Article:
Coast Guard suspends search for 12 missing Marines
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Coast Guard suspends search for 12 missing Marines


    Beachgoers at Turtle Bay watched as personnel continued their search for 12 U.S. Marines and helicopter debris along the North Shore on Monday.


    Marines use all-terrain vehicles to coverrough terrain as they travel to Kaena Point to search for helicopter crash debris today.


    Brig. Gen. Russell Sandborn, commanding general, 1st Marine Aircraft Wing, Okinawa, Japan, and Capt. Jim Jenkins, chief of staff, Coast Guard 14th District, receive information about the ongoing search for 12 missing Marines during a briefing at the incident command post in Haleiwa today.

  • 2016 January 18 CTY - Honolulu Star-Advertiser photo by Krystle Marcellus Beachgoers at Turtle Bay watched as personnel continued their search for 12 U.S. Marines and helicopter debris along the North Shore on Monday, January 18, 2016. Two CH-53E helicopters impacted the water off the coast of Haleiwa on January 14, leaving 12 missing.
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The U.S. Coast Guard suspended the search for the 12 missing Marines off Haleiwa at sunset.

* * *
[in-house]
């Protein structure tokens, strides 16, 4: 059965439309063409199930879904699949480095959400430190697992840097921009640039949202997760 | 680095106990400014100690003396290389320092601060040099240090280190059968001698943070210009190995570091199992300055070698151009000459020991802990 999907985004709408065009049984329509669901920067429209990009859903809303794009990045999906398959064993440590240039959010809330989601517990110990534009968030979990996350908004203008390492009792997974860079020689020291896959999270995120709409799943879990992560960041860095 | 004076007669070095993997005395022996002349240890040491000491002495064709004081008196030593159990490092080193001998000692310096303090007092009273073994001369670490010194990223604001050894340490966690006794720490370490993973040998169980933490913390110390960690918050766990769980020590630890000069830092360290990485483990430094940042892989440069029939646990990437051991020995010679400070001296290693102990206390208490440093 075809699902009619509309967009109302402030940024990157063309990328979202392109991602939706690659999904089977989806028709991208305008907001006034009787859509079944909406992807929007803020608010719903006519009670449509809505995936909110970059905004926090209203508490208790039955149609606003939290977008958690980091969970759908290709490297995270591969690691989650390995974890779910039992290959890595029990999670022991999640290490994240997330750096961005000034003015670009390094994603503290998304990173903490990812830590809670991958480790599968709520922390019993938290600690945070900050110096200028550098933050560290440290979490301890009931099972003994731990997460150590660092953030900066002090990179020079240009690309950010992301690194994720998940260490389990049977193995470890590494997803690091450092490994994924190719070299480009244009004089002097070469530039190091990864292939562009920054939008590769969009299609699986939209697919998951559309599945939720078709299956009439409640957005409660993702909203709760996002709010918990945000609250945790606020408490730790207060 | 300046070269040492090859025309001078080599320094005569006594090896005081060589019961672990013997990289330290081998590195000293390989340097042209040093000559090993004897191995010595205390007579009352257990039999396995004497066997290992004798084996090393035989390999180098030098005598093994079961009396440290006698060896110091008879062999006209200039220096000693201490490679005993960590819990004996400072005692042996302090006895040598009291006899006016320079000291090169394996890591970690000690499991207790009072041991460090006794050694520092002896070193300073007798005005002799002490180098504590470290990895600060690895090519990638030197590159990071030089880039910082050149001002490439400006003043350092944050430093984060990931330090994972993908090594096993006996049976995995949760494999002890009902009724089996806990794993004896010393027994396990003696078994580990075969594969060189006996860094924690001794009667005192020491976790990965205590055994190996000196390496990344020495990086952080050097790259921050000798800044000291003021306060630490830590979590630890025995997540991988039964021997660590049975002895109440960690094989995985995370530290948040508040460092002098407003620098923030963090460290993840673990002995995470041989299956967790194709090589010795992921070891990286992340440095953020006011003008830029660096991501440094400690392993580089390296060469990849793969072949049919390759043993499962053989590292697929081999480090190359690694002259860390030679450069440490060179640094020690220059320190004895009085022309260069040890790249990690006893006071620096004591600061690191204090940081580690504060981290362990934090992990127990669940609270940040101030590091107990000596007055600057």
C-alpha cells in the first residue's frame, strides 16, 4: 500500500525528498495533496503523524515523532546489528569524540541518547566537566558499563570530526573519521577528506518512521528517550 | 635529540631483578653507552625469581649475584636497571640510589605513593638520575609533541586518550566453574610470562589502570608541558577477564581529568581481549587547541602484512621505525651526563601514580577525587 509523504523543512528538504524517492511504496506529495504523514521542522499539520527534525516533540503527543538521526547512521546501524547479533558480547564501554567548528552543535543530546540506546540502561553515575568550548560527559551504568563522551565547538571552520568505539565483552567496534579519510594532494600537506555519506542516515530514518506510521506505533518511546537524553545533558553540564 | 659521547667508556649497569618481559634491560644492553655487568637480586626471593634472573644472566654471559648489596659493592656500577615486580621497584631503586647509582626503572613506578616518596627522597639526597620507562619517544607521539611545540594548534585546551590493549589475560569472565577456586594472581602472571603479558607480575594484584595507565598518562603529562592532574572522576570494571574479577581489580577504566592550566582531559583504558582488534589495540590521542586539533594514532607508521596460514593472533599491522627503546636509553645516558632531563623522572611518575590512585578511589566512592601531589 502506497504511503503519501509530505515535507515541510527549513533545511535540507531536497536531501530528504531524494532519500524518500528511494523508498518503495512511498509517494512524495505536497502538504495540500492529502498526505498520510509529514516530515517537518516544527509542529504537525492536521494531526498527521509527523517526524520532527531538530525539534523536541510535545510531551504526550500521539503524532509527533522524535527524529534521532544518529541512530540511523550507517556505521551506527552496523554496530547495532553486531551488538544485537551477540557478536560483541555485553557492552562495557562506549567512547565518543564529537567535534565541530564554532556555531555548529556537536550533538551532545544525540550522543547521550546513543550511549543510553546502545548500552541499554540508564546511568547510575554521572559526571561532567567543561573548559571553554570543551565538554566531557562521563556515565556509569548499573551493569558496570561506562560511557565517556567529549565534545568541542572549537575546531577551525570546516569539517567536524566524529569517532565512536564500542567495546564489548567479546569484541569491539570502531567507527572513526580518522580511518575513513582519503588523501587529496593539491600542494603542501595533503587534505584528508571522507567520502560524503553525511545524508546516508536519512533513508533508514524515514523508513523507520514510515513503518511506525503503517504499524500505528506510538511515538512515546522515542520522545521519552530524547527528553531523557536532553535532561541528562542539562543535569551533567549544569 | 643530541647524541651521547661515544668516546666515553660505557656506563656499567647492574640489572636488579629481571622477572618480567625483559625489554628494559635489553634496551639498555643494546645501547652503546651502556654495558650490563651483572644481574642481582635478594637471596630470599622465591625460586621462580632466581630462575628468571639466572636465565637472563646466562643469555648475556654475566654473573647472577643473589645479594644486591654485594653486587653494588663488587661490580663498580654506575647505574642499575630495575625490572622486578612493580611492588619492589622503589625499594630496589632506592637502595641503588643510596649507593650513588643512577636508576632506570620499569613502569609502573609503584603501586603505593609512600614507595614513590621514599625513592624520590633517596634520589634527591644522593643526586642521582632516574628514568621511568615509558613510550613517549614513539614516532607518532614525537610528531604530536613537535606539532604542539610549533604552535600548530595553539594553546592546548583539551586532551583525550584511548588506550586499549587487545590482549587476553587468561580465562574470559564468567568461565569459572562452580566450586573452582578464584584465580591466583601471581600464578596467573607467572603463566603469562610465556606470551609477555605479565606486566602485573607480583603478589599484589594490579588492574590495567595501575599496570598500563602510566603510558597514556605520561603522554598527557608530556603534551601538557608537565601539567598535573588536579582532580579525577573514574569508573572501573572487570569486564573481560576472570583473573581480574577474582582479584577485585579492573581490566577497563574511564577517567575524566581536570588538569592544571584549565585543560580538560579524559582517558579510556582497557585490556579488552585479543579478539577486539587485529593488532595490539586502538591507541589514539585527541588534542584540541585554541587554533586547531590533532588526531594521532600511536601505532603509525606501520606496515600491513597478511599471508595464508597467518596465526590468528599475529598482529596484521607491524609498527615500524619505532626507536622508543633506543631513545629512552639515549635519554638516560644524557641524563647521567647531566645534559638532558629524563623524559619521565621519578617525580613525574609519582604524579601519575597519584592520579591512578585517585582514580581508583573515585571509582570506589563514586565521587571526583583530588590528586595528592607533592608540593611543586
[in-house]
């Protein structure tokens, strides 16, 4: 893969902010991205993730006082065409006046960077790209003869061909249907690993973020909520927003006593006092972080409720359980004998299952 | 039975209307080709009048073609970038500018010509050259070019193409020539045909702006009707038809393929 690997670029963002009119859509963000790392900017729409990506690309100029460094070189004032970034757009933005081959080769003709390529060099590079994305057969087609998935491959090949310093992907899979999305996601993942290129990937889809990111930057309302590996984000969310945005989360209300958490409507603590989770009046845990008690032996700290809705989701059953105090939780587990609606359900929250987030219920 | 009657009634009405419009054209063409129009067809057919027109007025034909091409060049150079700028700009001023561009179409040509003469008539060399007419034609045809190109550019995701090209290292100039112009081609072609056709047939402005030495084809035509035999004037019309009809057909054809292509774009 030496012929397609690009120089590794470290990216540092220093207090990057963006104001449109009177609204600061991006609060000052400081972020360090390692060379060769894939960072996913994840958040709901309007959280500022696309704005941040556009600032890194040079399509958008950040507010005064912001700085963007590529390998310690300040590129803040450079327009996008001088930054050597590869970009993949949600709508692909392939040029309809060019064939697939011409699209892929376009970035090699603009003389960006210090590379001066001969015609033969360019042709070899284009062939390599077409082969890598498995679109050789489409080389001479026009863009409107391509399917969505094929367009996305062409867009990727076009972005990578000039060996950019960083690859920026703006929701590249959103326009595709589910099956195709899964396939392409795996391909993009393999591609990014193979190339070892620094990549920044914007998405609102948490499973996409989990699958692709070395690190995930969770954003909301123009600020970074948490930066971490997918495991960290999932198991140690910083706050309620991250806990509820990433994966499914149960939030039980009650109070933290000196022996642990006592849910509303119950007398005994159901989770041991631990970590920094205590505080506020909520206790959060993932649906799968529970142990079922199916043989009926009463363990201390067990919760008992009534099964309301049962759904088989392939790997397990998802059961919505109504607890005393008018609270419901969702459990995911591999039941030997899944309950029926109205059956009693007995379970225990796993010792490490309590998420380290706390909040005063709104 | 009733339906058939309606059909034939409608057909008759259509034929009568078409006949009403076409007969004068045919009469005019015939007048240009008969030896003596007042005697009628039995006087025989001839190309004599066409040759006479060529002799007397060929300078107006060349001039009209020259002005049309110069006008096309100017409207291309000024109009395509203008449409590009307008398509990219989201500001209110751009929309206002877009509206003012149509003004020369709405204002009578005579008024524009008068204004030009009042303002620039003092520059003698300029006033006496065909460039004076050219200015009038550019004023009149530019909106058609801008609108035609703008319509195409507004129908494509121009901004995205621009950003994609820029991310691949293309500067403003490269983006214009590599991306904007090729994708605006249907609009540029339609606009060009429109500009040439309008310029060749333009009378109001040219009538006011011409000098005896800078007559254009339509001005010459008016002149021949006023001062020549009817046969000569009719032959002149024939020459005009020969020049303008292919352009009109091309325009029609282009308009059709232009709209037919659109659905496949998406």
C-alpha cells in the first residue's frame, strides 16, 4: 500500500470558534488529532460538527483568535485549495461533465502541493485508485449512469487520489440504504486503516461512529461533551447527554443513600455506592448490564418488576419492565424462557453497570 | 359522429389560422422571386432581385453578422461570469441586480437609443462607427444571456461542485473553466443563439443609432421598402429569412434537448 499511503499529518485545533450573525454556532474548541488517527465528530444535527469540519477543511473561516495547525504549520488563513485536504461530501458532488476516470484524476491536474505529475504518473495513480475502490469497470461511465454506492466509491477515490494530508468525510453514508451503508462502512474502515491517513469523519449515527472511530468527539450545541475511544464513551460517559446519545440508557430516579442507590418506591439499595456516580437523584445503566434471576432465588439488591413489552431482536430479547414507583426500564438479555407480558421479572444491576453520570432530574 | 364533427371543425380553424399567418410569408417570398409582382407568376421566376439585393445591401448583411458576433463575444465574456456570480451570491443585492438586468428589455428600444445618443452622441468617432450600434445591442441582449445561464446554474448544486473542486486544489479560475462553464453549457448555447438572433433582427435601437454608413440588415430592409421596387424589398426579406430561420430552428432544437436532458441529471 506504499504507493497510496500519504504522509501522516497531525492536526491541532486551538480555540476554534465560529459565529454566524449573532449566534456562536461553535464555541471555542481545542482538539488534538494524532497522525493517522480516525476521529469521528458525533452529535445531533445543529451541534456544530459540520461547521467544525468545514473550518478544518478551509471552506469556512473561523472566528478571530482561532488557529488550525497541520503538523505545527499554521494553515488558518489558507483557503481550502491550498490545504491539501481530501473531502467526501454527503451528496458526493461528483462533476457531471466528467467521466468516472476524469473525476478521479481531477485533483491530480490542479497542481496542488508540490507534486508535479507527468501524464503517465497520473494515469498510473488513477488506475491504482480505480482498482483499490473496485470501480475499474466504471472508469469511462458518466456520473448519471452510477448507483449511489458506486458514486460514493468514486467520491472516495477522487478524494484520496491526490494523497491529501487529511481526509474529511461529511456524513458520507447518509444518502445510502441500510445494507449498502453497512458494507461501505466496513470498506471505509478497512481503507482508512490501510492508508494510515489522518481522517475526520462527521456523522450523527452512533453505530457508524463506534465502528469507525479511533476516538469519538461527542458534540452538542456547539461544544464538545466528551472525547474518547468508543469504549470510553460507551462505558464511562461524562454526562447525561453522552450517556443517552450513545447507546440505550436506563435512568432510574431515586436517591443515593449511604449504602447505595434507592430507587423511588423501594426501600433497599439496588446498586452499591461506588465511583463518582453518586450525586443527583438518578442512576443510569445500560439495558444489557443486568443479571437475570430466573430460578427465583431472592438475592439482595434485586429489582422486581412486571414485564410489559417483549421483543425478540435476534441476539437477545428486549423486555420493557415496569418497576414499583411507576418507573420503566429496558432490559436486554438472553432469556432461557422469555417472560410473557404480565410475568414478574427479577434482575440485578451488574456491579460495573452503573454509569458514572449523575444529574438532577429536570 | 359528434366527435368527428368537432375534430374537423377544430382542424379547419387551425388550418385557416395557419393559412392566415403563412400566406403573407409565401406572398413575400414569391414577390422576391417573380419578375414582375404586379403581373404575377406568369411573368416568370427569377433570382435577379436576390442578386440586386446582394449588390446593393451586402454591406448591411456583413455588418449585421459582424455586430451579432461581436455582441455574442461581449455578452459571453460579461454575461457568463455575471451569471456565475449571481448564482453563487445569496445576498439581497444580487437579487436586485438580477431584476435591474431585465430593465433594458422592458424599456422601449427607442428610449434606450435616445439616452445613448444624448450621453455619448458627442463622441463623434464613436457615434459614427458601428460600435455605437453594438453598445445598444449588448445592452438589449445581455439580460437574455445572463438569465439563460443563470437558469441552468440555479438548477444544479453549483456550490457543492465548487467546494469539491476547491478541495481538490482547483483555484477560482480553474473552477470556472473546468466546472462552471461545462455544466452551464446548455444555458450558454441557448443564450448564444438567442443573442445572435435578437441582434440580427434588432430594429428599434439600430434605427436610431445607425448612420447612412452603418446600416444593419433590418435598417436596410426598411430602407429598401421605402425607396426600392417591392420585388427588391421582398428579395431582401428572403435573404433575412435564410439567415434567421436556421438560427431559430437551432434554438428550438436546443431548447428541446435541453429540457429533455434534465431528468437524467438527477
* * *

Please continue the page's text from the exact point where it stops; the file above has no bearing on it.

“The decision to suspend the search without finding survivors is particularly difficult,” said U.S. Coast Guard Capt. James Jenkins.

A search, led by the Marine Corps, will continue for debris and remains, but the focus of the search is changing to a recovery and salvage operation.

An inquiry board will investigate the crash and come up with recommendations and findings.

Some aircraft debris has been recovered from the ocean floor about 2 miles from shore in 350 feet of water, Jenkins said.

A high surf warning is posted for Wednesday as wave faces are expected to rise to 30 to 40 feet on the North Shore, a factor which would have complicated the search had it continued Wednesday.

The Coast Guard and other agencies searched for five days since two Kaneohe-base Marine Super Stallion helicopters crashed last week in the ocean about 2 miles from shore.

All four life rafts were recovered, but they were empty and there is no indication anyone had been on any of the rafts, based on their condition and lack of any personal effects, said Coast Guard Petty Officer Tara Mole.

A good Samaritan spotted the final raft on Monday afternoon, and a Coast Guard vessel recovered it 3 miles north of Oahu.

The search has covered 24,150 square miles of ocean and shoreline between Haleiwa and Kahuku.

The CH-53E helicopters carrying six crew members each failed to return to Marine Corps Base Hawaii following a nighttime training mission Thursday. Hours later, authorities spotted debris 2 1/2 miles off the coast.

Some of the life rafts were inflated, but it was unclear how they got that way. There are various ways that could happen, including a cord being pulled by debris, said Marine Capt. Timothy Irish.


The Associated Press contributed to this story.


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